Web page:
Ed Miliband has recently outlined how technical degrees will benefit young people and help build a skilled economy.
Here is what I said in Parliament on the 9th July about this important idea and how it relates to my own proposals for the future of higher education.
See the full debate here.
“In a lecture to the RSA in January, I set out the case for employer co-sponsored degrees, so I am delighted by my right hon. Friend the leader of the Labour party’s announcement of his backing for new high-level technical degrees that, as he said, would be delivered in partnership with industry, co-funded and co-designed by employers.
In the furore around the £9,000 tuition fees, not so much attention was given to an early decision of the coalition to close down Labour’s work force development programme. After just three years, it had created 20,000 co-sponsored degree programmes a year, with an average employer contribution of nearly £4,000.
The scheme was different from other higher education funding, because instead of having central allocations, employers and universities had to bid for funds. That element of competition created the incentive to design courses that employers really wanted to help pay for, and employer contributions could be varied according to ability to pay and the course on offer. We need something like that, and more of it, today.
At the moment, we have a persistent degree-level skills shortage in parts of the economy, but we also have record numbers of students going to university. However, a third of graduates are not working in graduate jobs five years after they graduate. They are up to their neck in debt, but higher education has not delivered what they expected.
The problem is not that we have too many graduates; it is the mismatch between supply and demand, which arises because employers have too little influence over the process. As the CBI said last July, we need more partnership-based provision, with greater business involvement in colleges and universities, as well as to boost apprenticeships.
But the market in “learn while you earn” models, such as higher apprenticeships and more flexible degree programmes, is underdeveloped.
There are other reasons why we need the change. The welcome expansion of higher education has had a less welcome aspect, in my view. Universities have increasingly concentrated on the most expensive model of higher education—the full-time honours degree studied away from home.
More than ever before, higher education is a one-shop deal for 18 and 19-year olds. Our graduates are the youngest in the OECD. There are two consequences. With an uneven schools system, such as that described by my right hon. Friend Mr McFadden, there is no chance of young people competing equally at 18, so social mobility suffers.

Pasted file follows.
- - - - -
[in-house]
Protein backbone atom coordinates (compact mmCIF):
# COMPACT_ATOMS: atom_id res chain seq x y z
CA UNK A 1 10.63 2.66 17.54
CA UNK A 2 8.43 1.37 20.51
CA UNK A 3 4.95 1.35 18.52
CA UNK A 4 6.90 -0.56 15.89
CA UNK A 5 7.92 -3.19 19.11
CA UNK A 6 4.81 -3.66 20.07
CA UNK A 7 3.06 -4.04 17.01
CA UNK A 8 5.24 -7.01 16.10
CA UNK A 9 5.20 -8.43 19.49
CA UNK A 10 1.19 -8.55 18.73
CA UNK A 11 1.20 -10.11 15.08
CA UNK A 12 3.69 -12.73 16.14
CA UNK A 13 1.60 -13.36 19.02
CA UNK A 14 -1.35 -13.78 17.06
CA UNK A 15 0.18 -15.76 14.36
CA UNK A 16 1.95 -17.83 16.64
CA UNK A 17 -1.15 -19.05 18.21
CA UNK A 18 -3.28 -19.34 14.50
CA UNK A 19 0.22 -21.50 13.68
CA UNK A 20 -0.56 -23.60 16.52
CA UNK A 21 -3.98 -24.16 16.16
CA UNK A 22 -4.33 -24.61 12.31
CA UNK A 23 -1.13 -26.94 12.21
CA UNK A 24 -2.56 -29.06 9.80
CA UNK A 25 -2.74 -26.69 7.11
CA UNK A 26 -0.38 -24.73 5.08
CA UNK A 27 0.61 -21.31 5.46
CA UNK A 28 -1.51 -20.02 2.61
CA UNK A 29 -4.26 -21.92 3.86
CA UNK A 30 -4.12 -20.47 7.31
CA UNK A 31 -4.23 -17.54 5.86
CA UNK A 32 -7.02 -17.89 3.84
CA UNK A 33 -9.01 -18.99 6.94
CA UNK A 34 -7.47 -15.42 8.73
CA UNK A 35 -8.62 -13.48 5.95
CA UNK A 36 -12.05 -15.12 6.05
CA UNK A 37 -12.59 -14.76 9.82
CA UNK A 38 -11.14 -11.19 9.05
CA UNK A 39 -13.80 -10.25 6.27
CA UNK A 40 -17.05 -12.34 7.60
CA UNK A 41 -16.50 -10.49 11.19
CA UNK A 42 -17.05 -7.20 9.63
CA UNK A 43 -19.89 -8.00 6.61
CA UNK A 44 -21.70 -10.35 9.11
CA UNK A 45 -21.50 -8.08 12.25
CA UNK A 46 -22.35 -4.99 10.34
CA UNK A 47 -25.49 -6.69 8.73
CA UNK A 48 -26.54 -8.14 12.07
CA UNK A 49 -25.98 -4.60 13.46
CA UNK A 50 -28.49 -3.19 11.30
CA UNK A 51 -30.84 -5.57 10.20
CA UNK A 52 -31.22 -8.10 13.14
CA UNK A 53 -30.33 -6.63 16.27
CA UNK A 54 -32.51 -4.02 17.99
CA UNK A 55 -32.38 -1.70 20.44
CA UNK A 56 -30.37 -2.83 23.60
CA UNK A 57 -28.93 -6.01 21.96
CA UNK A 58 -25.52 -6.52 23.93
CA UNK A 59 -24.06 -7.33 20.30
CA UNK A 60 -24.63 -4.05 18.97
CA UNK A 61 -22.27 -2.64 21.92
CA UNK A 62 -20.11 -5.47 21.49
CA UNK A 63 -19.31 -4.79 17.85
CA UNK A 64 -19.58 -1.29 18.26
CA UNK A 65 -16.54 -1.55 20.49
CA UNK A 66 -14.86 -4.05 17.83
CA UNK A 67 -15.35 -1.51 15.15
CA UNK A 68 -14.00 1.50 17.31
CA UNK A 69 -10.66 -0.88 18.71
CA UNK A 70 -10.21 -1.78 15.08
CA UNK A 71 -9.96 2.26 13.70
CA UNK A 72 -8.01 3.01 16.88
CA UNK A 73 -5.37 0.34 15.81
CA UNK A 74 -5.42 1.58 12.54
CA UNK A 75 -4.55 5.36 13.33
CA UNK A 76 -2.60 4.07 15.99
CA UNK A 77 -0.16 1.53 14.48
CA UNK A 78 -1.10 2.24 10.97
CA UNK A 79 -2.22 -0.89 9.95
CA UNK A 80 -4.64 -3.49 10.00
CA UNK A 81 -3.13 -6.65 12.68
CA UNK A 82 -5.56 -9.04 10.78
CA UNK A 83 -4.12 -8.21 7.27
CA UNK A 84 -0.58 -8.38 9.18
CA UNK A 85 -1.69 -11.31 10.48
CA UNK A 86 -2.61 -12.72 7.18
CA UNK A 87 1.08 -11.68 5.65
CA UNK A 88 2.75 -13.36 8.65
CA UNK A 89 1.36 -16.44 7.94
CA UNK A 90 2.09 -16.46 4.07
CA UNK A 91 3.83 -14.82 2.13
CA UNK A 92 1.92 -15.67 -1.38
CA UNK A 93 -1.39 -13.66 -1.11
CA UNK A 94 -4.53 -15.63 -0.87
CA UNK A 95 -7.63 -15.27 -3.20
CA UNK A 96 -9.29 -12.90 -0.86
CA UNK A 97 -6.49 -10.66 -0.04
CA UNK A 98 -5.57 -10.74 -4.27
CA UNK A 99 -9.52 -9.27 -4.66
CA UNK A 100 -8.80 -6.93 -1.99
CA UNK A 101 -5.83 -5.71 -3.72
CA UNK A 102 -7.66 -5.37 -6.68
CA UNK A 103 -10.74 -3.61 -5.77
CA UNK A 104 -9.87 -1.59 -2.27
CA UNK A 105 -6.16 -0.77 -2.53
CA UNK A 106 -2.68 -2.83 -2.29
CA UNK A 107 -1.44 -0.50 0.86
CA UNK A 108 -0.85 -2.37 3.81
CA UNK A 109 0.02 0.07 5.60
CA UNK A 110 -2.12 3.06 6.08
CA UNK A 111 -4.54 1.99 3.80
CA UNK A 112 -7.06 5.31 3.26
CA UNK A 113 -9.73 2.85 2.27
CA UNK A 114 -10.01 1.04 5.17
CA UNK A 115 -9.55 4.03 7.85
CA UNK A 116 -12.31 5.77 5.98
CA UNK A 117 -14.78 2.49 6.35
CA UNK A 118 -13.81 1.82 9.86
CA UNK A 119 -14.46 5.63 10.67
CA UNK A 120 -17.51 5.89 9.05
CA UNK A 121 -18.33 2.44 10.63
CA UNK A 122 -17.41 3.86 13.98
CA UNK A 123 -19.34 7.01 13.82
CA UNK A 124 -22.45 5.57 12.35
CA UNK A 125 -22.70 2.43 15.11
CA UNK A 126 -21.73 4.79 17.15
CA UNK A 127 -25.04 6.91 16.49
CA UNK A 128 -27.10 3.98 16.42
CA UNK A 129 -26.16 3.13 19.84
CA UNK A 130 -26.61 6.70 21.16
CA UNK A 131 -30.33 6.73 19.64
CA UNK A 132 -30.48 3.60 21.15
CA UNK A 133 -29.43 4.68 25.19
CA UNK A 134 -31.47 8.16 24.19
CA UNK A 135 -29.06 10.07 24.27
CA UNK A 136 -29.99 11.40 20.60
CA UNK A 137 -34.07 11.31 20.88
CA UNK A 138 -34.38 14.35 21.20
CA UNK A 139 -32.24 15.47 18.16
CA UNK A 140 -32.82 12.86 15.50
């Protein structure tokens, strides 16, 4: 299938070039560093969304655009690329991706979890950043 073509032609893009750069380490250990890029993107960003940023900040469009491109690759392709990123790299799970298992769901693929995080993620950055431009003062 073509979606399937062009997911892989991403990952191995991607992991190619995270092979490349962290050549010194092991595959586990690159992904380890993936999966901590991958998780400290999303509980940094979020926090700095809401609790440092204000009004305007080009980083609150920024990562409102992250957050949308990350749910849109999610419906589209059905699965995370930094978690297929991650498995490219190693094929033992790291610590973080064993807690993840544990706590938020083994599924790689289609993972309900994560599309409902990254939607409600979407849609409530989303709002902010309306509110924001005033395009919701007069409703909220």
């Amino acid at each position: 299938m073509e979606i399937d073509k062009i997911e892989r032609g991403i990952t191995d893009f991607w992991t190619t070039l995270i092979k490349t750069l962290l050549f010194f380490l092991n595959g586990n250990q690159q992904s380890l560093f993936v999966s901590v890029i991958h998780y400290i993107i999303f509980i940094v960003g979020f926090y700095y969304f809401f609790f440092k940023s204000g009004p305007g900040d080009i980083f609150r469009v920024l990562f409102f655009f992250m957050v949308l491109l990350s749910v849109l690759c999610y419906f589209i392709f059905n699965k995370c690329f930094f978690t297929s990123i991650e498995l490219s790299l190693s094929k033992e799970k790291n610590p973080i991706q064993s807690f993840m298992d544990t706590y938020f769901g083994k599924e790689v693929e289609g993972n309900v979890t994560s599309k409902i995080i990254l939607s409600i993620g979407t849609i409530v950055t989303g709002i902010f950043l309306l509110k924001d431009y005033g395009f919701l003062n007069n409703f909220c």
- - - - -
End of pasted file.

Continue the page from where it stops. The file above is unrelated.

At the same time, there are fewer and fewer routes for the later developer, the student from the weak school and the young person whose family did not value education, and mature and part-time numbers are shrinking.
Technical degrees have been spoken of as an additional route for the 50% of young people who do not go to university. I will be frank and suggest that they would be a better route also for a minority of those currently entering higher education.
In the proposals that I set out earlier this year, I showed how those could be delivered without student debt and with better value for money for the taxpayer. If we recognised that employed students do not need maintenance, and if we made the cash available not as debt cancellation, but as subsidy to the employer, we could create the finance for a good co-sponsored degree. I look forward to my own party’s development of the idea.
Businesses will contribute, as they have done in the past. If they can educate an employee whom they have chosen, on a course that they have helped design, which is delivered full-time, part-time, on site or by distance learning, according to their business needs, at times that suit their business, the cost of contributing to the education of the graduate will be much less than the typical recruitment costs of employing a new graduate, let alone the typical retention costs when the business or the graduate finds out that they have made the wrong choice.
I hope my party retains at least the flexibility and the competitive elements of the work force development programme. Not only did they help to ensure that both employers and universities worked in effective partnership, but they will avoid the need to create cumbersome structures to design and validate new degrees.
The Wolf report was in part a comment on my time as a Minister. What Professor Wolf said, rightly, was that the genuine attempt to create employer-led bodies to design qualifications, which was shared by all sides, had not worked in delivering the qualifications that we needed.
The innovative effort should go into ensuring that SMEs, not just the major employers, have sufficient voice and weight to negotiate with universities.
In the autumn statement, the Chancellor announced huge new funding to take the cap off university places.
As things stand, that will all go to three-year degrees studied away from home by young people.
Putting that money, or some of it, into the type of technical degrees now being discussed might be a much better use of the money.”